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Century-old food testing method updated to include complex fluid dynamics



  Century old food testing method updated to include complex fluid dynamics
Food structure is an important part of enjoying food. To fully understand these properties, better testing methods are needed to capture the movement into liquid materials, especially in the case of foods that are complex liquids, such as gelled desserts. In a study in Physics of Fluids, researchers are introducing an updated method that can measure linear viscoelasticity and phase delay simultaneously in an opaque liquid, and captures information on complex rheological properties. The researchers used a popular Japanese dessert called Fruiche, which contains fruit pulp and whole milk which transforms into a gelatine with an egg-carton-shaped structure. Credit: Yoshida et al.

The structure of food, including characteristics that determine how consumers feel about biting and swallowing, is an important part of the development of more fun foods. To fully understand these properties, better testing methods and devices are needed to capture the movement into liquid materials, especially in the case of foods that are complex liquids, such as gelled desserts.

Test devices have been improved using different geometries in the test chamber, and more recently, better results have been obtained using information from rheological tests in combination with results from other tests, such as internal visualization techniques and ultrasound imaging. But traditional methods have not been able to produce information on time-dependent properties.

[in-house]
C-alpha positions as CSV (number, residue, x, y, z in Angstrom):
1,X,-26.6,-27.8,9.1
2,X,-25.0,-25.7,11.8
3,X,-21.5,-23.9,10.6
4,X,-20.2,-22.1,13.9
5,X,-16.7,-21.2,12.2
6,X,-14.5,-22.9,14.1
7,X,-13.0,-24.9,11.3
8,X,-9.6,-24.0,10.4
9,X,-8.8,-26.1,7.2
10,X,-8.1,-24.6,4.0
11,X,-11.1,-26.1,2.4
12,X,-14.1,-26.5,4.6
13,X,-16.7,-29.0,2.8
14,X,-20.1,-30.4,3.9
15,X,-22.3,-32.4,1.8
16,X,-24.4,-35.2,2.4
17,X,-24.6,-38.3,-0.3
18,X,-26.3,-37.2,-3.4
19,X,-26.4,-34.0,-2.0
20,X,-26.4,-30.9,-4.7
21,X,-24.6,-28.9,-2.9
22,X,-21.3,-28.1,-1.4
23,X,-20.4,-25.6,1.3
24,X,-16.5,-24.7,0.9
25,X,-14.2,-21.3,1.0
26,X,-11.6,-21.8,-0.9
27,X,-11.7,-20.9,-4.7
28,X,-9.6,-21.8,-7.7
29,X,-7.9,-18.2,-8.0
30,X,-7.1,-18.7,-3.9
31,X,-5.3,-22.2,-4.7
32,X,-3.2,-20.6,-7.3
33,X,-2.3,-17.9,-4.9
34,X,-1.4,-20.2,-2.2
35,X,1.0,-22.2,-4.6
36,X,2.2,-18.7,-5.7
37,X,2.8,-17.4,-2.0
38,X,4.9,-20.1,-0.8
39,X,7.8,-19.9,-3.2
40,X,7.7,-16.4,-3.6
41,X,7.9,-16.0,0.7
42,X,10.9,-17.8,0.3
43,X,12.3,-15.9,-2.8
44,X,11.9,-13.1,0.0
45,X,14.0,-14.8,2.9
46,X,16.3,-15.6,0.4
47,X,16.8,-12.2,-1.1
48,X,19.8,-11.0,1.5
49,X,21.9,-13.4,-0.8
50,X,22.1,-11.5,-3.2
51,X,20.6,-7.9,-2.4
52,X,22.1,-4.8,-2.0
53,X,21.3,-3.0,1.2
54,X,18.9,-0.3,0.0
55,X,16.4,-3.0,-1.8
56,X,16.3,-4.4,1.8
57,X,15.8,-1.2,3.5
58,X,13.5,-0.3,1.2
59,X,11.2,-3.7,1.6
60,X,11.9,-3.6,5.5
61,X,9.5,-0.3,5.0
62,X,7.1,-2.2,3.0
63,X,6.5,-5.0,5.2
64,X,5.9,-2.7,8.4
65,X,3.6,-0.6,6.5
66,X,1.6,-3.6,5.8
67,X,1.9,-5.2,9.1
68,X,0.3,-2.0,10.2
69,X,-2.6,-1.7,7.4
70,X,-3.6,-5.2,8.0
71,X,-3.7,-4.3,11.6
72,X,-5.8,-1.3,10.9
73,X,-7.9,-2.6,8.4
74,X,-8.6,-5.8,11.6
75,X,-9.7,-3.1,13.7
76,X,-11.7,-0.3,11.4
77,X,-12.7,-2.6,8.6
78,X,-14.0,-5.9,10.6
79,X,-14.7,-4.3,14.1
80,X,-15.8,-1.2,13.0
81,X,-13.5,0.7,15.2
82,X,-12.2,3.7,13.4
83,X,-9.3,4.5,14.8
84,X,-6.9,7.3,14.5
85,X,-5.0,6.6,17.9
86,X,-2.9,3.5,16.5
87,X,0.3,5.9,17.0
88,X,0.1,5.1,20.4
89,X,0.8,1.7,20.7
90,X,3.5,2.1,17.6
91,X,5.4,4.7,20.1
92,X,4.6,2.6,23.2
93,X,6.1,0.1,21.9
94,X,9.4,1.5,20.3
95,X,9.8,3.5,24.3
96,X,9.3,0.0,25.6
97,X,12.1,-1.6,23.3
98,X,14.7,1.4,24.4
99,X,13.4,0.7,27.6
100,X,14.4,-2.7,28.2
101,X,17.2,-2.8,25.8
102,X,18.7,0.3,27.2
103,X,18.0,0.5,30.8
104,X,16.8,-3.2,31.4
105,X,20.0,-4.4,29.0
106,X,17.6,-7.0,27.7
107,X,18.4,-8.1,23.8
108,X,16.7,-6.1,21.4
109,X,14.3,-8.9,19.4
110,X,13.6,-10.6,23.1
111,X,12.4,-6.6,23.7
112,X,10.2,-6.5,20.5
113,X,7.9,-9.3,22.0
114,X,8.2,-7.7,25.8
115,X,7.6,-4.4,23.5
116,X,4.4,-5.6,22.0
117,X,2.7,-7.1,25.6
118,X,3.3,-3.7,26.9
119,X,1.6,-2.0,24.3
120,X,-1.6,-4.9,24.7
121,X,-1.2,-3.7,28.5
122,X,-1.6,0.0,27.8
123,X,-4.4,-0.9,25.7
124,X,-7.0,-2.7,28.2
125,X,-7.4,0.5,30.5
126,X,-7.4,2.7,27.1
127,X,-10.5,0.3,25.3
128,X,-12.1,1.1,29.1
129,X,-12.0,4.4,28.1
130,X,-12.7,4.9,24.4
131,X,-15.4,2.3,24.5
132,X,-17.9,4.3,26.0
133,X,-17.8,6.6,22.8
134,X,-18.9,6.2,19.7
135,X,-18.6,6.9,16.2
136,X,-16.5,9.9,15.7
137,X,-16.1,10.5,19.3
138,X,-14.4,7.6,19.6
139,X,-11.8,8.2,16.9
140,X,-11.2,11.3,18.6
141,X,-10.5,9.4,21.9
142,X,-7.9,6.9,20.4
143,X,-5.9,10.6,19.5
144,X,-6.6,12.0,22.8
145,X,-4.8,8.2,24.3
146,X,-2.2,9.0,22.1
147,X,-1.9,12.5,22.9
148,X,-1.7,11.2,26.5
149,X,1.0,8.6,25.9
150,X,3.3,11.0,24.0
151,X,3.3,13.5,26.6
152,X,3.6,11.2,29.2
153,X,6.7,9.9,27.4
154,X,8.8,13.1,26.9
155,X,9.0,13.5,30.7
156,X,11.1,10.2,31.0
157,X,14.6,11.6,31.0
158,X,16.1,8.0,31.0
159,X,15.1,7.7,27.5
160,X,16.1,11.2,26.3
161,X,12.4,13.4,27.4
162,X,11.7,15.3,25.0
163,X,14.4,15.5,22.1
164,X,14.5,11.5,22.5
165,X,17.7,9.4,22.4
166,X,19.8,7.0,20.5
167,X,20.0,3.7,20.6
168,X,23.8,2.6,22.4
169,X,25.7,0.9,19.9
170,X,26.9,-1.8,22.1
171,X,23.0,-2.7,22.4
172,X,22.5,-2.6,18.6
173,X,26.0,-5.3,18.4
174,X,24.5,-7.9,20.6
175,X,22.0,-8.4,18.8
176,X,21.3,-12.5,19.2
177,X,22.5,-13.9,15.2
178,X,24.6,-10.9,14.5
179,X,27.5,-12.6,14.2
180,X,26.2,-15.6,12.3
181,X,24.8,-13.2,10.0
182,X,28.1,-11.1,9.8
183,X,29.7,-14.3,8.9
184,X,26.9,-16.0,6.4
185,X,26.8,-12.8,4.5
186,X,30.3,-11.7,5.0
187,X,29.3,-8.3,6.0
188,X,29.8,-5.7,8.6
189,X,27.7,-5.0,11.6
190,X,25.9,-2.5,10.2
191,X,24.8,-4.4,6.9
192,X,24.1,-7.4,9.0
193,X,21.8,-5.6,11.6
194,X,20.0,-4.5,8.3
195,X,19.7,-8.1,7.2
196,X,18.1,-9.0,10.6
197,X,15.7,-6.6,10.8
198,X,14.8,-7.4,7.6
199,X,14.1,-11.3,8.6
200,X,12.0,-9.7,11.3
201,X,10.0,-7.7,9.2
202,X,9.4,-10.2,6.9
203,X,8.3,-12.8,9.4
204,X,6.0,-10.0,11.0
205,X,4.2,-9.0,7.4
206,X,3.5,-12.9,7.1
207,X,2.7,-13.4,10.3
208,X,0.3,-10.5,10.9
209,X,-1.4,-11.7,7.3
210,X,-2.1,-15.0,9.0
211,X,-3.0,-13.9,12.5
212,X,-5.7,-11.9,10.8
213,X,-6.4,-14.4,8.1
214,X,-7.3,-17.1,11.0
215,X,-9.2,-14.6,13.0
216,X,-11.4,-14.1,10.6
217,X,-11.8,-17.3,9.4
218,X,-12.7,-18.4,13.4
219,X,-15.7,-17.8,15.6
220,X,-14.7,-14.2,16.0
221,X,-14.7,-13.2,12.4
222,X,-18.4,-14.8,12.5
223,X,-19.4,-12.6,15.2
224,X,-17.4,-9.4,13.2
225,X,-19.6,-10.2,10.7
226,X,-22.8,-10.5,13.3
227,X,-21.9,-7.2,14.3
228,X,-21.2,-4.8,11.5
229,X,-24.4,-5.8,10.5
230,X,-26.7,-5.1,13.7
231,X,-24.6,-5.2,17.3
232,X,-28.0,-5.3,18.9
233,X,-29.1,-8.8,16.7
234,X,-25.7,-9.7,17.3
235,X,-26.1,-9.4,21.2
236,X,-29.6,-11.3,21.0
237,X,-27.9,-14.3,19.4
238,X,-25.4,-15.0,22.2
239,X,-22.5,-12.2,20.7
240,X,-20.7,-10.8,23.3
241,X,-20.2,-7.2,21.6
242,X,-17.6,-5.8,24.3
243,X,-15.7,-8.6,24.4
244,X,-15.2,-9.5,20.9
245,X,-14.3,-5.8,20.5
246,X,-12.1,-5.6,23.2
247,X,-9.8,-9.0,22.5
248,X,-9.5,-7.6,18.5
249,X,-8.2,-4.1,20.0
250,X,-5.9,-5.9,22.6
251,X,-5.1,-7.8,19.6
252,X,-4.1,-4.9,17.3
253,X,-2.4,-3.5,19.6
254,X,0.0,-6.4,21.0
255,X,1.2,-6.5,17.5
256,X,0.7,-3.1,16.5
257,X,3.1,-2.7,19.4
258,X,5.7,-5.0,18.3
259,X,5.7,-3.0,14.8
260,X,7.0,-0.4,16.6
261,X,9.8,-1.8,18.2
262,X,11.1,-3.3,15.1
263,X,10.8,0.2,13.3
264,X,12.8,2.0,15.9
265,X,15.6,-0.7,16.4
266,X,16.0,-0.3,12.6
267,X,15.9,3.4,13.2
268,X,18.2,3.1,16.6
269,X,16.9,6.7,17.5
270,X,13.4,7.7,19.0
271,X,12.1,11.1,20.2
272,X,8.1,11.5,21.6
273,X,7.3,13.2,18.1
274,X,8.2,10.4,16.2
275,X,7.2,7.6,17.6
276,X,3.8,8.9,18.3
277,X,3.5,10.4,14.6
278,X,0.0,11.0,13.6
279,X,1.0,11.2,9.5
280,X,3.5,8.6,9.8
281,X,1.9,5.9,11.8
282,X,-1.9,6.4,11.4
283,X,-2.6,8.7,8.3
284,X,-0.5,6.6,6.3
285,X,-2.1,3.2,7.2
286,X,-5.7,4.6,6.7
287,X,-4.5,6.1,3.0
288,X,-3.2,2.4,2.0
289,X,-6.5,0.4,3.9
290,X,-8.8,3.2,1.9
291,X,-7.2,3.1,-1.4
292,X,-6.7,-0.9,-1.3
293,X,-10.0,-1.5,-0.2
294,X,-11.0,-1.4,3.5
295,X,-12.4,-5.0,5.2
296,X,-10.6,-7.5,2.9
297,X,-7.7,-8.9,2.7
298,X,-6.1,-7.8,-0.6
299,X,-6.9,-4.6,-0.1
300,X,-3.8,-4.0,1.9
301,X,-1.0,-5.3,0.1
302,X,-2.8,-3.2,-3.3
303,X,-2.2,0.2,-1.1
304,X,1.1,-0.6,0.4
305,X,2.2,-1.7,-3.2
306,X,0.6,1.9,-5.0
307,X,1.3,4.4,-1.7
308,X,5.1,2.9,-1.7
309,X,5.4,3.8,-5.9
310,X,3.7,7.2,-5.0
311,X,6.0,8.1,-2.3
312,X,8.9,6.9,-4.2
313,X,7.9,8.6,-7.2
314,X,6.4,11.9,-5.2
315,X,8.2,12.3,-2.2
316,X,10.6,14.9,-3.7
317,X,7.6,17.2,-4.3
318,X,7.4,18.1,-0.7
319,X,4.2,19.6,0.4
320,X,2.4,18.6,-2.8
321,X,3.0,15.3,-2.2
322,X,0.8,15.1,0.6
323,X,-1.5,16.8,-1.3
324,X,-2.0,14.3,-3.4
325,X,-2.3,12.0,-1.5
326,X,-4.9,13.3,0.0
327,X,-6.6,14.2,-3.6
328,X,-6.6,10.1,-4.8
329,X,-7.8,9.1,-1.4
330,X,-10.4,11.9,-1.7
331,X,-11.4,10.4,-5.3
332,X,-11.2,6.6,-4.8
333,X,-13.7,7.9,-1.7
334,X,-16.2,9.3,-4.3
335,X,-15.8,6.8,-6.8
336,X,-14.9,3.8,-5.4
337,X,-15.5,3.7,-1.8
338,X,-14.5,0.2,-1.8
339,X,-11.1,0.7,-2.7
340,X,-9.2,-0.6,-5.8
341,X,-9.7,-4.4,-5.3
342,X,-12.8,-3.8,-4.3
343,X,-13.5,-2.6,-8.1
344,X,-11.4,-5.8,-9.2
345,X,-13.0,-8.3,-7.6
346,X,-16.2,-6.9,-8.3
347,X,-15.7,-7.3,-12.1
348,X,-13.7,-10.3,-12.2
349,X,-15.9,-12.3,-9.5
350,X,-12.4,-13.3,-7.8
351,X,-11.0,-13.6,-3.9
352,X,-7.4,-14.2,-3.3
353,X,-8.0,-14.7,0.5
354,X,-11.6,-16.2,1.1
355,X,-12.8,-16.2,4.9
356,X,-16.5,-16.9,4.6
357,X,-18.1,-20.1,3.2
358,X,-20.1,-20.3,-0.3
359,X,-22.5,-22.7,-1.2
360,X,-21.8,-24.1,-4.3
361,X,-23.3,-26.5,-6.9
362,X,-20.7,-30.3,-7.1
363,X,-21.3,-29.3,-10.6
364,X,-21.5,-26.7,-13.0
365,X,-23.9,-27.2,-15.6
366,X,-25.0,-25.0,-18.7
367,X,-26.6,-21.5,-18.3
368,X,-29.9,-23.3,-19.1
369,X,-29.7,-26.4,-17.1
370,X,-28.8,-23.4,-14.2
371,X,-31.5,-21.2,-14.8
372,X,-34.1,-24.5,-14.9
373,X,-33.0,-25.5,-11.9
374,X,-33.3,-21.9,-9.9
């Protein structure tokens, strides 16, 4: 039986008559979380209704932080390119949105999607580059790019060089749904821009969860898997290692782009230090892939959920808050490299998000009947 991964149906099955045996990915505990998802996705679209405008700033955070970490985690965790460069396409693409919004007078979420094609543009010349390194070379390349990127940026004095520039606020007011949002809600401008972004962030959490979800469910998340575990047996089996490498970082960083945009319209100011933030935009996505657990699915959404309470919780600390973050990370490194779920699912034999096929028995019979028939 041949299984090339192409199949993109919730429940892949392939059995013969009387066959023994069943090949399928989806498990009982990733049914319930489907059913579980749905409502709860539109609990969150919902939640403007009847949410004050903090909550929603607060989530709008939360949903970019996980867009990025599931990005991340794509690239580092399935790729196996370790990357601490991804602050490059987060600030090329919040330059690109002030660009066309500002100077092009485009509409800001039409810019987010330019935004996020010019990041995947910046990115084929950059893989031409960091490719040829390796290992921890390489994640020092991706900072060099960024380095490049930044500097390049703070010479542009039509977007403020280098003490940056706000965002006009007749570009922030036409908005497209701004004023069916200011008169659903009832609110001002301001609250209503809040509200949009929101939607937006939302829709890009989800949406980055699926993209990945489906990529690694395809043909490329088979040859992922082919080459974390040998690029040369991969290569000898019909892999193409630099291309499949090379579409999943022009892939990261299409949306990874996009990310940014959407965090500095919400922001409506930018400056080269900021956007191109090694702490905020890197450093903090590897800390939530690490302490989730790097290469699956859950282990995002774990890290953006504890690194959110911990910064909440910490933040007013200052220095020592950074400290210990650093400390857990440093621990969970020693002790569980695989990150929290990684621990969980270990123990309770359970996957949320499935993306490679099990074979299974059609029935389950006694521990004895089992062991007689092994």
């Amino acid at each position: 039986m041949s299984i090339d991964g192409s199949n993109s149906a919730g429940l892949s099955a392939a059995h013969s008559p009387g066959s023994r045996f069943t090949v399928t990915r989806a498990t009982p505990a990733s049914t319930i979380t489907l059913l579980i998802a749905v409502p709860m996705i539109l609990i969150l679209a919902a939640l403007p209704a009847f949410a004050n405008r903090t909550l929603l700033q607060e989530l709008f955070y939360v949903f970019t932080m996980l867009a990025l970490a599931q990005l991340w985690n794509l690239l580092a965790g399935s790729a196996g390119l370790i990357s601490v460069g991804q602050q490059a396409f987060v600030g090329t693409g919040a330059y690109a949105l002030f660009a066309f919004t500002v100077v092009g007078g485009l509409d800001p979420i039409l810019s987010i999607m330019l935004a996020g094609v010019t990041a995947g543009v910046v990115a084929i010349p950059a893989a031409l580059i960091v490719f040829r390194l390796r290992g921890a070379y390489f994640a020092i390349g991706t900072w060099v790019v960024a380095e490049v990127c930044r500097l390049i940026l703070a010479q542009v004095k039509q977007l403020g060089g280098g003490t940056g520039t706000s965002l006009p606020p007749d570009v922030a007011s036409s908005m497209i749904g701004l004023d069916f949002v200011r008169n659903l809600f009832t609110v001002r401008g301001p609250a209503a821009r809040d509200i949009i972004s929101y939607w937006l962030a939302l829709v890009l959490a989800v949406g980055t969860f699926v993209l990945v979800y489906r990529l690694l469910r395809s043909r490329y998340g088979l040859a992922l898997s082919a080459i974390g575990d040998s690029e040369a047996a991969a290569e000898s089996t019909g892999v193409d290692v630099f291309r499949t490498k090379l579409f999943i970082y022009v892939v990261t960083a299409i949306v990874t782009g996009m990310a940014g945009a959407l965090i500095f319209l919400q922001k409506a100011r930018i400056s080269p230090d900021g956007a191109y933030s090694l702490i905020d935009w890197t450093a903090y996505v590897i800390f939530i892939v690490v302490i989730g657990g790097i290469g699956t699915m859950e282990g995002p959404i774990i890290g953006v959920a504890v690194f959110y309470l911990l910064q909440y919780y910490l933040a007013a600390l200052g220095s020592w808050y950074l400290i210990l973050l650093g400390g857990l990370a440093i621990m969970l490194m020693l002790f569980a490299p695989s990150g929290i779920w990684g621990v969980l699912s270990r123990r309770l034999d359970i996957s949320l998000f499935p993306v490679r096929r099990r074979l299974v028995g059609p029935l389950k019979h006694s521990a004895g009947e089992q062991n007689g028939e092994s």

In a study published this week Physics of Fluids Taiki Yoshida, Yuji Tasaka, and Peter Fischer introduce an updated method that can measure linear viscoelasticity and phase delay simultaneously in an opaque liquid. The ultrasound spinning rheometry method they developed replaces the velocity profiles of foods in the motion equation to capture information on complex rheological properties.

The researchers used a popular Japanese dessert called Fruiche, which includes fruit pulp and whole milk that transforms into a jelly shape with an egg-carton-shaped structure. The complexity of this fluid includes properties that are difficult to measure with traditional rheometry methods due to the effect of shear history, shear bands, shear location, wall sliding and elastic instability.

"Evaluating food theology with time dependence is challenging goal," said Yoshida. "Based on the equation of motion, the ultrasound spinning rheometry method can evaluate immediate rheological properties from the measured velocity profiles so that it can present real rheological properties and their time dependence from the physics perspective for fluids."

The updated method has applications in chemical engineering to understand polymerization and density, as well as in complex liquids such as clay, with applications in plant technology and cosmetics. The researchers plan to further develop the method to include more points where information can be gathered about the invisible properties of complex fluids. They also plan to further develop the industrial aspects of the technology, including in-line rheometry for test samples flowing in a tube.


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More information:
Taiki Yoshida et al., Ultrasound Spin Rheumatoid Test on the Rheology of Gelled Food to Make Desserts with Better Taste, Physics of Fluids (2019). DOI: 10.1063 / 1.5122874

Provided by
American Institute of Physics




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Century old food testing method updated to include complex fluid dynamics (2019, November 8)
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